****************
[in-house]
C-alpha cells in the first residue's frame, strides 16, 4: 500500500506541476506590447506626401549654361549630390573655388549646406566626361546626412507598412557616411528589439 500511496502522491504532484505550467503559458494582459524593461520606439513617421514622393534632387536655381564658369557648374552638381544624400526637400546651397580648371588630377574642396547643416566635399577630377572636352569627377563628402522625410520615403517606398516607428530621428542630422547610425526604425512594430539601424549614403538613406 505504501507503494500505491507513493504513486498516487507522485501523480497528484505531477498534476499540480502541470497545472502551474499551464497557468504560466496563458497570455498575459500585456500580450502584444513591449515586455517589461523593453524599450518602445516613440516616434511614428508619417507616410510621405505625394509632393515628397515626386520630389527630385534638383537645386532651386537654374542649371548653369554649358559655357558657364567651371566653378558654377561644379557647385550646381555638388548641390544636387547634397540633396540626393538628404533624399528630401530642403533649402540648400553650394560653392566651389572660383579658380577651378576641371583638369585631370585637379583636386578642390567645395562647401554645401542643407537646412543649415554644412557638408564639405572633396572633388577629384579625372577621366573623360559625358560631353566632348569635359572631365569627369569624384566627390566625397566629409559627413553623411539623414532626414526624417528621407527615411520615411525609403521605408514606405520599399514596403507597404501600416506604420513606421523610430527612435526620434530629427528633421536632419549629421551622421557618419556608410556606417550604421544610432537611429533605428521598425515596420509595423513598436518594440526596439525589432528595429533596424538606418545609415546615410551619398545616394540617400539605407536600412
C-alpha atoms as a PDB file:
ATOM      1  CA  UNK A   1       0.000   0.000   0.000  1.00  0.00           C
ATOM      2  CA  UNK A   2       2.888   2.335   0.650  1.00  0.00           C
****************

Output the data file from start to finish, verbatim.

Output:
[in-house]
C-alpha cells in the first residue's frame, strides 16, 4: 500500500506541476506590447506626401549654361549630390573655388549646406566626361546626412507598412557616411528589439 500511496502522491504532484505550467503559458494582459524593461520606439513617421514622393534632387536655381564658369557648374552638381544624400526637400546651397580648371588630377574642396547643416566635399577630377572636352569627377563628402522625410520615403517606398516607428530621428542630422547610425526604425512594430539601424549614403538613406 505504501507503494500505491507513493504513486498516487507522485501523480497528484505531477498534476499540480502541470497545472502551474499551464497557468504560466496563458497570455498575459500585456500580450502584444513591449515586455517589461523593453524599450518602445516613440516616434511614428508619417507616410510621405505625394509632393515628397515626386520630389527630385534638383537645386532651386537654374542649371548653369554649358559655357558657364567651371566653378558654377561644379557647385550646381555638388548641390544636387547634397540633396540626393538628404533624399528630401530642403533649402540648400553650394560653392566651389572660383579658380577651378576641371583638369585631370585637379583636386578642390567645395562647401554645401542643407537646412543649415554644412557638408564639405572633396572633388577629384579625372577621366573623360559625358560631353566632348569635359572631365569627369569624384566627390566625397566629409559627413553623411539623414532626414526624417528621407527615411520615411525609403521605408514606405520599399514596403507597404501600416506604420513606421523610430527612435526620434530629427528633421536632419549629421551622421557618419556608410556606417550604421544610432537611429533605428521598425515596420509595423513598436518594440526596439525589432528595429533596424538606418545609415546615410551619398545616394540617400539605407536600412
C-alpha atoms as a PDB file:
ATOM      1  CA  UNK A   1       0.000   0.000   0.000  1.00  0.00           C
ATOM      2  CA  UNK A   2       2.888   2.335   0.650  1.00  0.00           C